Date of Award

Summer 7-22-2011

Degree Type

Thesis

Degree Name

Master of Science (MS)

Department

Nutrition

First Advisor

Dan Benardot, PhD, DHC, RD, LD, FACSM

Second Advisor

Anita Nucci, PhD, RD, LD

Third Advisor

Walter R. Thompson, PhD, FACSM

Abstract

Purpose: To assess the dietary intake and body composition of recreational and competitive female athletes, for the purpose of analyzing the relationships between macronutrient intake and body composition.. The main aim was to determine the relationship between caloric intake, carbohydrate (CHO) intake and protein intake with body fat percentage in active females. Methods: Using an IRB approved protocol, 44 volunteer female recreational and competitive athletes 18 years of age or older were recruited. Interviews were conducted to gather information on within day energy balance by assessing the time and amount of foods/beverages consumed, and the duration and intensity (using a Rating of Perceived Exertion scale) of activity performed on the day of assessment. All analyses were performed using Nutritiming™ (Calorie and Pulse Technologies, Atlanta, GA) to assess energy surpluses, energy deficits, and end of day energy balance. Information on date of birth, race/ethnicity, menstrual status, sleep and wake times, and prior diagnoses of metabolic disease and/or eating disorders were collected at the time of the interview. Height was assessed using a standard stadiometer. Weight and body composition were assessed via Bioelectrical Impedance Analysis (BIA) using InBody 230 (BioSpace Co. USA). The BIA assessment was performed to determine body fat percentage, Basal Metabolic Rate (BMR), Body Mass Index (BMI), segmental body composition, and fat and lean mass in kilograms. Nutrient data were derived using an interviewer-led, 24-hour recall. Results: CHO intake/kg total mass was significantly and inversely correlated with body fat percentage and BMI, (p=0.018 and p=0.001 respectively). Protein intake/kg total mass was also inversely and significantly correlated with body fat percentage (p=0.006). Fat intake was not significantly associated with BMI, body fat percent, or lean mass in kilograms. Total energy intake/kg total mass was inversely associated with BMI (p=0.001), with fat mass (p=0.001), and with body fat percentage, (p=0.001). CHO intake/kg total mass was positively associated with the total number of hours spent in an anabolic (i.e., EB>0) state (p=0.001), and was inversely associated with the total number of hours spent in a catabolic (i.e., EB < 0) state (p=0.001). CHO intake/kg total mass was the only substrate to be significantly correlated with the number of hours spent ± 400 kcal EB over a 24 hour period (p=0.001). Z-scores were created to establish categories of body composition and energy balance values. Utilizing Chi-Square tests, it was determined that more hours spent in an energy surplus (> 400kcal) was associated with higher body fat percent (p=0.042). Conclusions: CHO restriction, whether done intentionally or as a function of an energy restrictive intake, was commonly observed in this subject pool. Of the females surveyed, 79% did not meet their daily energy needs and, on average, consumed 49% of the recommended daily intake of CHO established for active people. The findings that subjects with lower CHO intakes had higher body fat levels, and that CHO was associated with improved maintenance of energy balance, which was also associated with lower body fat percent, suggest that physically active women should not restrict CHO to achieve a desired body composition. It was also observed that end-of-day energy balance was not associated with either energy substrate consumption or body composition.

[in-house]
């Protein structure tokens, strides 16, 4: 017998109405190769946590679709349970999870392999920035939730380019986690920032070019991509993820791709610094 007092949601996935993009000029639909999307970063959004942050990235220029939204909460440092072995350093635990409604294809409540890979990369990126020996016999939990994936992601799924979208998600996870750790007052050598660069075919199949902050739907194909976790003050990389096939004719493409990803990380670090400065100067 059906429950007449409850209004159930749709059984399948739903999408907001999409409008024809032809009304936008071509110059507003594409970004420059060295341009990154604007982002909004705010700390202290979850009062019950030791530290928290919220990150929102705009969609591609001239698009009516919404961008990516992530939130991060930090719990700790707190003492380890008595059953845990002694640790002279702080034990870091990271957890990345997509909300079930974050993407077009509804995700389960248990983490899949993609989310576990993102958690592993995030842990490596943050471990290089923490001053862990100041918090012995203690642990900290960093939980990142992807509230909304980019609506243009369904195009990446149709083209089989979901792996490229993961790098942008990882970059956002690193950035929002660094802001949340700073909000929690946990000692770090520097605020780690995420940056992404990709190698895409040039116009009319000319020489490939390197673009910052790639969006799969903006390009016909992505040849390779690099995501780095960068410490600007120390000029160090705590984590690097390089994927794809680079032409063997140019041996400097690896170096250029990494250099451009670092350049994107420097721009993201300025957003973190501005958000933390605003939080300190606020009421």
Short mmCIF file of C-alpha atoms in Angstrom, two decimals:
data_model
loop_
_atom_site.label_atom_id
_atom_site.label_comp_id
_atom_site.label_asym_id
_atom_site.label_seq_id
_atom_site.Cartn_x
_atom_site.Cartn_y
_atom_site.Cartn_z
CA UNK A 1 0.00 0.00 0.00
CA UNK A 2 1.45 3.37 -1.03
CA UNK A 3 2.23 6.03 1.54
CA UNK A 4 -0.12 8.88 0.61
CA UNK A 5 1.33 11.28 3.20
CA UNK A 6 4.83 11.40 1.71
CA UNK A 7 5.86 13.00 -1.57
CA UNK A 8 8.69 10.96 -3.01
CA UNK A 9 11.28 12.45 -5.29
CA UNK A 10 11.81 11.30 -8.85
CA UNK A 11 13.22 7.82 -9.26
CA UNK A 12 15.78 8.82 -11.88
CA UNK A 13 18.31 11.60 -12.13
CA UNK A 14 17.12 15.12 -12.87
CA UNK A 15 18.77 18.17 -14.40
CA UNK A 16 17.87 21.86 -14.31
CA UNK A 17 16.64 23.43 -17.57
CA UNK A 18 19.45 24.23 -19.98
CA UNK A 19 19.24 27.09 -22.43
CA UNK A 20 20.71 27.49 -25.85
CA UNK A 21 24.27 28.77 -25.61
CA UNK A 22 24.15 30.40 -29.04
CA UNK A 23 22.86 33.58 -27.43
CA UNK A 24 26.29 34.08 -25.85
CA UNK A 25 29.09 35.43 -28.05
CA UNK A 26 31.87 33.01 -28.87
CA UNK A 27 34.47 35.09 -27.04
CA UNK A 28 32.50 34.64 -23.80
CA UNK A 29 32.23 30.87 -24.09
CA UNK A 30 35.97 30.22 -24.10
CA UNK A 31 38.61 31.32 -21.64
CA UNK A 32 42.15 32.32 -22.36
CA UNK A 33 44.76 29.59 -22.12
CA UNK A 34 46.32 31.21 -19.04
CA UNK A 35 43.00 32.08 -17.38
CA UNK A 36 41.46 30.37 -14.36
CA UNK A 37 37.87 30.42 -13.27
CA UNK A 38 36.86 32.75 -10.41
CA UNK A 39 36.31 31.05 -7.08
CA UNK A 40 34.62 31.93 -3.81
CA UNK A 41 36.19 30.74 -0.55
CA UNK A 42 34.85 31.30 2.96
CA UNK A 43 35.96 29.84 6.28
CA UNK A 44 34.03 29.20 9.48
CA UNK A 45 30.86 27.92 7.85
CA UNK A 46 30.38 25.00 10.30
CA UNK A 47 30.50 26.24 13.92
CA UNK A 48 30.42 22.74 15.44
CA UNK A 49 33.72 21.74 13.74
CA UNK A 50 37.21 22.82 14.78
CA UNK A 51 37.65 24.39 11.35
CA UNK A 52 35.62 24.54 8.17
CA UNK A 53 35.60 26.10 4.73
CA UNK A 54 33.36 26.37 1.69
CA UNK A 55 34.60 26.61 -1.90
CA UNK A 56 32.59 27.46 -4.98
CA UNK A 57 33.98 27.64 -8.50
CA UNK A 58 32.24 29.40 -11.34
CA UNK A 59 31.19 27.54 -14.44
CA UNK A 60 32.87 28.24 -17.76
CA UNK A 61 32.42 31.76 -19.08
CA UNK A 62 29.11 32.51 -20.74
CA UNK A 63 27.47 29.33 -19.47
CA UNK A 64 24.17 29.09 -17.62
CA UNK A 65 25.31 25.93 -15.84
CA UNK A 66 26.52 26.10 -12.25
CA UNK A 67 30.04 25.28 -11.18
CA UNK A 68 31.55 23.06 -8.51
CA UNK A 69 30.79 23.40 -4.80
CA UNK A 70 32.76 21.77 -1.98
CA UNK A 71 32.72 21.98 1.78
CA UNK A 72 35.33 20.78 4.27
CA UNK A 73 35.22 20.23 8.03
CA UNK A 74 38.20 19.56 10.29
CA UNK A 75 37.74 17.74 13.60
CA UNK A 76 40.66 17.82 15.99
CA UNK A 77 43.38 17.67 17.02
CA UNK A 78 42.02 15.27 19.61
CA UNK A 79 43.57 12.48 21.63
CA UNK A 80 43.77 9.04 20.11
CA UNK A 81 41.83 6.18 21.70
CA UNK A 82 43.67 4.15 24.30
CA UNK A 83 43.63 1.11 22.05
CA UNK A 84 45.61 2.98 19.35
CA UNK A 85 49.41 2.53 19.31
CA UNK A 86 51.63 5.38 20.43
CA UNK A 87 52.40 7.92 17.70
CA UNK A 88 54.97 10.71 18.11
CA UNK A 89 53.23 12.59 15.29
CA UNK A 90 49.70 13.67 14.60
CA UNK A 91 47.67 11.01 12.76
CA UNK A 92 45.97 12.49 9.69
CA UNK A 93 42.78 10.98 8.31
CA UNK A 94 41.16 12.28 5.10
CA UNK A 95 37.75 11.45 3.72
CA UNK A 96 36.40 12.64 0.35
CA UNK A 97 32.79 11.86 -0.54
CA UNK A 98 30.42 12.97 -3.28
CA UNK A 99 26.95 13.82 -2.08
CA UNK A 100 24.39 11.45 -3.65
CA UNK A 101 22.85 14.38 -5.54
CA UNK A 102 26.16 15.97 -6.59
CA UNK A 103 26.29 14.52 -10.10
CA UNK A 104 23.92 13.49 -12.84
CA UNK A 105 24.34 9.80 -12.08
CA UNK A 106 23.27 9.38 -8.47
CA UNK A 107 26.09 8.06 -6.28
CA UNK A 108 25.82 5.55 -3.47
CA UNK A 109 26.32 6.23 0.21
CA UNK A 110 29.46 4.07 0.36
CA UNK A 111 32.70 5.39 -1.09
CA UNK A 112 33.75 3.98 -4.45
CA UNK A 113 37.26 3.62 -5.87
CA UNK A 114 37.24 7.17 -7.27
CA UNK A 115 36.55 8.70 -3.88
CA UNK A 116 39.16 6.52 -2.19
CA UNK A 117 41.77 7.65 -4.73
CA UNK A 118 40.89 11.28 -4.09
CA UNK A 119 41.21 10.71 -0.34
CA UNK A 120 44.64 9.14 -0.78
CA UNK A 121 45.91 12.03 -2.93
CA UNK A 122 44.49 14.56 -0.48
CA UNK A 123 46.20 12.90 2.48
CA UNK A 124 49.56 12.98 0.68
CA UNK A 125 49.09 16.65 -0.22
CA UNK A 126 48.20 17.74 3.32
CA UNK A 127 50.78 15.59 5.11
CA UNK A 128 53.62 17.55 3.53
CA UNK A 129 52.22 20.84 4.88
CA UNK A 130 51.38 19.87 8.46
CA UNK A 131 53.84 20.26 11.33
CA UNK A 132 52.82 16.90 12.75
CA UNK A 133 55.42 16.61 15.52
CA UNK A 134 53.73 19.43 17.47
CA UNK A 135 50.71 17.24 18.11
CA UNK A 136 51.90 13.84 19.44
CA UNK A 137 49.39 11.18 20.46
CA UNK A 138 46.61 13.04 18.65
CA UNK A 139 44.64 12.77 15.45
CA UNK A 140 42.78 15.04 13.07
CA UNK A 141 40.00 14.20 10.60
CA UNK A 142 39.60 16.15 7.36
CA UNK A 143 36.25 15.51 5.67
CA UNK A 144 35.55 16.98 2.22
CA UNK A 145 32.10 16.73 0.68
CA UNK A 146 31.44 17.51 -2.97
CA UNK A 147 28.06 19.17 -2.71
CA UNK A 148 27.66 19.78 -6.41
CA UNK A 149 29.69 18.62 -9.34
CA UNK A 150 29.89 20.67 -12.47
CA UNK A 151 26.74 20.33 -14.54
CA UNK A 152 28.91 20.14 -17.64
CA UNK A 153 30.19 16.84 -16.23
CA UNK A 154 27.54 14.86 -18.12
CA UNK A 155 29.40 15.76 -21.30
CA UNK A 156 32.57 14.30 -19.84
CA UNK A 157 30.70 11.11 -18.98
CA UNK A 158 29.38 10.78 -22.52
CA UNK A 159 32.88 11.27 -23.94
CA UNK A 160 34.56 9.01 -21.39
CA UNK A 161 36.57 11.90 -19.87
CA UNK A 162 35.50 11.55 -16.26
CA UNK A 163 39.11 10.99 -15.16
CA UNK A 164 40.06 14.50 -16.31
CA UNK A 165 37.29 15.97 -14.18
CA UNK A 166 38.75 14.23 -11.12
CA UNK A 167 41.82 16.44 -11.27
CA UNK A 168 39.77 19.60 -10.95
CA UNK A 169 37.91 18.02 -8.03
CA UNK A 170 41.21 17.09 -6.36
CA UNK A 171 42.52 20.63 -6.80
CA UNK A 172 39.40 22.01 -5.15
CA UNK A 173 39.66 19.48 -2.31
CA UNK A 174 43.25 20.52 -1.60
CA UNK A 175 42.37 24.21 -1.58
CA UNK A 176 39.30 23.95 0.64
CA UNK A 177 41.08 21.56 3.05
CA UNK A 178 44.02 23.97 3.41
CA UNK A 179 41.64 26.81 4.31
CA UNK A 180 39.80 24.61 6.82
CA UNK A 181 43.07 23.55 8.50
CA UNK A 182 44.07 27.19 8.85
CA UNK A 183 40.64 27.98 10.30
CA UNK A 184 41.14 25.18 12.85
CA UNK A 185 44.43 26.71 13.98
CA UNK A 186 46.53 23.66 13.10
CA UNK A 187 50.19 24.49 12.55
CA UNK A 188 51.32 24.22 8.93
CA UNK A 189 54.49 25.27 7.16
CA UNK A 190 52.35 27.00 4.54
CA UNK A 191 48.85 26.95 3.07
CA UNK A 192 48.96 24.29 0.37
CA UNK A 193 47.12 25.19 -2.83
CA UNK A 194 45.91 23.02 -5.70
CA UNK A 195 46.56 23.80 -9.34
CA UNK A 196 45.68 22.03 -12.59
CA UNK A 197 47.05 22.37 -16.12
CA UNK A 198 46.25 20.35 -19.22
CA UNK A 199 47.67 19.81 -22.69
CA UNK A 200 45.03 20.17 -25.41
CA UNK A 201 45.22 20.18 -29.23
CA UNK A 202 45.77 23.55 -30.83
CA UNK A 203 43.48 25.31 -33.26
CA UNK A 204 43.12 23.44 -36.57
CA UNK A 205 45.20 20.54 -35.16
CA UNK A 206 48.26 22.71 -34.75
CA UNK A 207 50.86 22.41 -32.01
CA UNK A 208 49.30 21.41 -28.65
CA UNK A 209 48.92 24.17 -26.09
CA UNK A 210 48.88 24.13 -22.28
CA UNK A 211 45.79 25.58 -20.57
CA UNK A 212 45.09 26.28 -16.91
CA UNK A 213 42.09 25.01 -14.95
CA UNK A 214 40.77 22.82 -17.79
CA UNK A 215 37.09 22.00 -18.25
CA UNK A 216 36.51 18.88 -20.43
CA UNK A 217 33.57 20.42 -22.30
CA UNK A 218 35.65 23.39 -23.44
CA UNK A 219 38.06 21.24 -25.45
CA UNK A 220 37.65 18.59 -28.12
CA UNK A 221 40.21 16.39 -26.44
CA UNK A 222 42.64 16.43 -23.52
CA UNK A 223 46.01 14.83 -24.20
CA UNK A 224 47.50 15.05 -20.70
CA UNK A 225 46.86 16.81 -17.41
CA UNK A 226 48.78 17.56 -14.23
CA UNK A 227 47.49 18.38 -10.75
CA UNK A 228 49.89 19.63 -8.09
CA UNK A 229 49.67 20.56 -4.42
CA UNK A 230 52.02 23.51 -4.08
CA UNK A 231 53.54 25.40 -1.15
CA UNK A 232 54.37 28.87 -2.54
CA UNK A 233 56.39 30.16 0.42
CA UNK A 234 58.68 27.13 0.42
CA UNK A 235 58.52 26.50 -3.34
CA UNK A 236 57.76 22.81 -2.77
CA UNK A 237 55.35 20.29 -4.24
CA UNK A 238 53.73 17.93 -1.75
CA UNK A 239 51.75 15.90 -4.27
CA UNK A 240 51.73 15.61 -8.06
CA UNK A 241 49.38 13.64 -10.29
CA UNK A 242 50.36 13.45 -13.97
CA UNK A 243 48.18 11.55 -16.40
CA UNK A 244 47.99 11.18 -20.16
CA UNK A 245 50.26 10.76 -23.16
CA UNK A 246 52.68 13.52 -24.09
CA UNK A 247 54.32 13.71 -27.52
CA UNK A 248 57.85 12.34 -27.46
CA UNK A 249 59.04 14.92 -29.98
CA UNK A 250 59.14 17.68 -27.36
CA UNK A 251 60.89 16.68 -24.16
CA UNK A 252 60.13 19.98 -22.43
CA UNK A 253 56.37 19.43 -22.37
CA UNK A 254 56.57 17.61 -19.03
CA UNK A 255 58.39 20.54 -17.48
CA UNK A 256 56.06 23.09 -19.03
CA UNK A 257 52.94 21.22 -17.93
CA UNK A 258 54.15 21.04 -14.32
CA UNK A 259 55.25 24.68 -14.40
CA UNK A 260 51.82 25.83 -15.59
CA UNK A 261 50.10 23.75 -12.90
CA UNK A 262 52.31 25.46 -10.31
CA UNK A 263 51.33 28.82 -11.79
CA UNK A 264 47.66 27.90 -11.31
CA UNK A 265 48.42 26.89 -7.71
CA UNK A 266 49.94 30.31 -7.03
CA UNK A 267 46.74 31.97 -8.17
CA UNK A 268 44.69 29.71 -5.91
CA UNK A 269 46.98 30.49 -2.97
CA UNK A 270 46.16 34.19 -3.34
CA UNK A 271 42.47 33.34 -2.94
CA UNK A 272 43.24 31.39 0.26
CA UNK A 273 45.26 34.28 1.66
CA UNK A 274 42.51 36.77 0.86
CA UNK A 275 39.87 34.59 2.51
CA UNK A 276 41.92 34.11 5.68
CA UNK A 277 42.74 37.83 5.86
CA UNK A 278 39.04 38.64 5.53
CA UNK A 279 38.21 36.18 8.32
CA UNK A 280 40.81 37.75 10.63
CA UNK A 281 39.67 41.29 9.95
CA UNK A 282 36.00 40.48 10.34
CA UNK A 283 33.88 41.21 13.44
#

Included in

Nutrition Commons

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